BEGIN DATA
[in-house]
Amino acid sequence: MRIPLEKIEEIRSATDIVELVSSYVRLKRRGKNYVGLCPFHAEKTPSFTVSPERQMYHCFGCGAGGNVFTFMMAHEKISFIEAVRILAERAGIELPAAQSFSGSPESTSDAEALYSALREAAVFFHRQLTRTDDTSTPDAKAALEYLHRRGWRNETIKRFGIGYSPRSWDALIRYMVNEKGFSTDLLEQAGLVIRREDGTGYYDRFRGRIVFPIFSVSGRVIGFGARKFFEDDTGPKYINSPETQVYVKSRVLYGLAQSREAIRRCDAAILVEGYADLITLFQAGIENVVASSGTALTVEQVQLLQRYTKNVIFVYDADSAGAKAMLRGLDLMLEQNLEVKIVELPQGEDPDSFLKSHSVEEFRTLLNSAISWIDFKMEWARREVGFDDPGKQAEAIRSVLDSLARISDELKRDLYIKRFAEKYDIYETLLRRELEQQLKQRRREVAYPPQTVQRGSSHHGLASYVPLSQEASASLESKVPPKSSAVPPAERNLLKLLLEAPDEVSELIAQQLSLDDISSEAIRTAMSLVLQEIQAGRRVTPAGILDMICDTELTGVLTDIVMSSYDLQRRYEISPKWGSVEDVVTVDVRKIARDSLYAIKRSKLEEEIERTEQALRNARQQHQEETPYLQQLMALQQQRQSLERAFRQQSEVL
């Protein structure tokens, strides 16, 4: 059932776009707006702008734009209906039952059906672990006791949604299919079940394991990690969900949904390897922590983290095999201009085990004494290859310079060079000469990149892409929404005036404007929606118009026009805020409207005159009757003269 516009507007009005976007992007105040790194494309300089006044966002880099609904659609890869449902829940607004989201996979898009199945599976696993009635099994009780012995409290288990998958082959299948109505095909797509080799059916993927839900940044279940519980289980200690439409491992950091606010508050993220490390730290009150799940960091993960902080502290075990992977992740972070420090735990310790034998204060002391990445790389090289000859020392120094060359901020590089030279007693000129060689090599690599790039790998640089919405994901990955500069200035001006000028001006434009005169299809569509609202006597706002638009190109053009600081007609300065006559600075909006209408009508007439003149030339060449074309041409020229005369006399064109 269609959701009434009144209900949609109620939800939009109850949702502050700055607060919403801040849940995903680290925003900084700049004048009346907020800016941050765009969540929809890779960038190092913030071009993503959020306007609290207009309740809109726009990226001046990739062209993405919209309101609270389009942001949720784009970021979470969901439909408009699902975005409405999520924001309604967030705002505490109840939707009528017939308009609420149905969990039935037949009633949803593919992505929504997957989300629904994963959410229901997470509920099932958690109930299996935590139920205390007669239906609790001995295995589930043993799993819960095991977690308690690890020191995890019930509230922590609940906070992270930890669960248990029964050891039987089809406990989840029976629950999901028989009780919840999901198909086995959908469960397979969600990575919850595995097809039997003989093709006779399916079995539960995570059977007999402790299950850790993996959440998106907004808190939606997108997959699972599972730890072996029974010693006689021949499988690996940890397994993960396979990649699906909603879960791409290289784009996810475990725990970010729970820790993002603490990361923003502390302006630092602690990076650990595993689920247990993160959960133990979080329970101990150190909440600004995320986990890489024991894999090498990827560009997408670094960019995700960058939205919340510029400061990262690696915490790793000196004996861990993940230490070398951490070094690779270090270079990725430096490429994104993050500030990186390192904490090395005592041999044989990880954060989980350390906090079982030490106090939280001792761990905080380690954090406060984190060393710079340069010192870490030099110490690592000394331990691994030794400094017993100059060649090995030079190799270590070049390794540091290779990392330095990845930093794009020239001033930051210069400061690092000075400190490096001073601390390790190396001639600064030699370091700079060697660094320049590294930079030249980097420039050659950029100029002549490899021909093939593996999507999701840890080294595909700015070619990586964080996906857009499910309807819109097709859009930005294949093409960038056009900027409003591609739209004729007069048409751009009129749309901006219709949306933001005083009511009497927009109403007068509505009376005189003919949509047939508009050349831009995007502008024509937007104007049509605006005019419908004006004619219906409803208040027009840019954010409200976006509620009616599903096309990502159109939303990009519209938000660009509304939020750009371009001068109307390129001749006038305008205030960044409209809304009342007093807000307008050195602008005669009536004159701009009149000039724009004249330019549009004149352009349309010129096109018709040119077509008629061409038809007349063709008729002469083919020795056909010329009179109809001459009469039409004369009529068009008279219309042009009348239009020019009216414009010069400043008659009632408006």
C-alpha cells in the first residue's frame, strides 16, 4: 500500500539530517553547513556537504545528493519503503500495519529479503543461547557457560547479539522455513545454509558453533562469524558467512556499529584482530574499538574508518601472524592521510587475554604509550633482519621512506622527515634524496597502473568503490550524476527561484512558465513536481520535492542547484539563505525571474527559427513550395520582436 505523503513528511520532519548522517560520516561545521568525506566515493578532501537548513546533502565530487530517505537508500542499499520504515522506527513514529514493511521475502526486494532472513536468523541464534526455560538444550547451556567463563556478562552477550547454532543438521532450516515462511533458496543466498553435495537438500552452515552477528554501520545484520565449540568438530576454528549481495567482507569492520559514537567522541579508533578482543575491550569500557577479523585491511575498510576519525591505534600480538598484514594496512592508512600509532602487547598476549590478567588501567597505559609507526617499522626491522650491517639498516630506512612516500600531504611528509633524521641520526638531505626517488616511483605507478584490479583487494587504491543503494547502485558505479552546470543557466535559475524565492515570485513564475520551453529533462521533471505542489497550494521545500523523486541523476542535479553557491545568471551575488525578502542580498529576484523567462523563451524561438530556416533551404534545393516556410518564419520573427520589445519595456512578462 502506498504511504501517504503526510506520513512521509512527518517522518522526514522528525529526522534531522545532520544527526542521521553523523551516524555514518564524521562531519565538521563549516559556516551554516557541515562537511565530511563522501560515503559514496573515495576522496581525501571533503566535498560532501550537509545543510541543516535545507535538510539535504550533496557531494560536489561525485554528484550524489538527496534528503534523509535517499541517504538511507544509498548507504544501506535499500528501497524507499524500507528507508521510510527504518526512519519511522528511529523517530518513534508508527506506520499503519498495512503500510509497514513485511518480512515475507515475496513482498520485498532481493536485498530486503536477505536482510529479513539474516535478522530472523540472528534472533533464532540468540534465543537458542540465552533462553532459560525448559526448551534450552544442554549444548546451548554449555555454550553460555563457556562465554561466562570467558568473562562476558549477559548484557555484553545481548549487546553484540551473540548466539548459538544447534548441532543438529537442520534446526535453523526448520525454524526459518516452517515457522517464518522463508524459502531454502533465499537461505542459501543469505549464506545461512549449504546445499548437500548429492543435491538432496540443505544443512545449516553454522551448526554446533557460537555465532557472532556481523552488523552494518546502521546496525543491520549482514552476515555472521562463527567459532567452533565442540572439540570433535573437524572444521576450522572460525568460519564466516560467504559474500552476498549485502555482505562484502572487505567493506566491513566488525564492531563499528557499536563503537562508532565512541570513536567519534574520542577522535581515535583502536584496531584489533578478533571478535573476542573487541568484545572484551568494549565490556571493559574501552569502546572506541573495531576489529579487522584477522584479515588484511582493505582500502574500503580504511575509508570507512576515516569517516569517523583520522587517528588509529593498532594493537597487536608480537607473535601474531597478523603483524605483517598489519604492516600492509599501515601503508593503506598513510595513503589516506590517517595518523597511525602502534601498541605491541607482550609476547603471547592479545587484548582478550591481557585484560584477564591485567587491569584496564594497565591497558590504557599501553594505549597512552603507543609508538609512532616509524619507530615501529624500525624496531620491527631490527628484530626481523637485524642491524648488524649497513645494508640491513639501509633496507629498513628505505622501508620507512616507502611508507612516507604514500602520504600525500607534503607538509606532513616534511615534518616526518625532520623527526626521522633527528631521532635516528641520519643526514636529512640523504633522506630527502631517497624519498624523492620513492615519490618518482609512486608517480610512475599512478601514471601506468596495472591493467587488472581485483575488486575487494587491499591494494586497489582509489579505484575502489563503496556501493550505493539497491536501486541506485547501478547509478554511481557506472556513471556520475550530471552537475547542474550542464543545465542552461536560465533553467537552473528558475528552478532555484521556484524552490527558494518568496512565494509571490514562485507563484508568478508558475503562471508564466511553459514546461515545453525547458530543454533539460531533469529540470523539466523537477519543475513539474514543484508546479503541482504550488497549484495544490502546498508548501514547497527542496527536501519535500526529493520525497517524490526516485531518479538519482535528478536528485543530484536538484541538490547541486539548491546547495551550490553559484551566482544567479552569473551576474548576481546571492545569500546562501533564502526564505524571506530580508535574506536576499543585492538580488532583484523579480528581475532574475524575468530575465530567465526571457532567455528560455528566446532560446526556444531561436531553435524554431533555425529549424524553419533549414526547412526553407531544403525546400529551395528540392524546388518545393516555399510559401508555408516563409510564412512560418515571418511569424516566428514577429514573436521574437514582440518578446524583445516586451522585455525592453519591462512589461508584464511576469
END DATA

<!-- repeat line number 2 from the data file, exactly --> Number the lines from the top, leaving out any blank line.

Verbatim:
Amino acid sequence: MRIPLEKIEEIRSATDIVELVSSYVRLKRRGKNYVGLCPFHAEKTPSFTVSPERQMYHCFGCGAGGNVFTFMMAHEKISFIEAVRILAERAGIELPAAQSFSGSPESTSDAEALYSALREAAVFFHRQLTRTDDTSTPDAKAALEYLHRRGWRNETIKRFGIGYSPRSWDALIRYMVNEKGFSTDLLEQAGLVIRREDGTGYYDRFRGRIVFPIFSVSGRVIGFGARKFFEDDTGPKYINSPETQVYVKSRVLYGLAQSREAIRRCDAAILVEGYADLITLFQAGIENVVASSGTALTVEQVQLLQRYTKNVIFVYDADSAGAKAMLRGLDLMLEQNLEVKIVELPQGEDPDSFLKSHSVEEFRTLLNSAISWIDFKMEWARREVGFDDPGKQAEAIRSVLDSLARISDELKRDLYIKRFAEKYDIYETLLRRELEQQLKQRRREVAYPPQTVQRGSSHHGLASYVPLSQEASASLESKVPPKSSAVPPAERNLLKLLLEAPDEVSELIAQQLSLDDISSEAIRTAMSLVLQEIQAGRRVTPAGILDMICDTELTGVLTDIVMSSYDLQRRYEISPKWGSVEDVVTVDVRKIARDSLYAIKRSKLEEEIERTEQALRNARQQHQEETPYLQQLMALQQQRQSLERAFRQQSEVL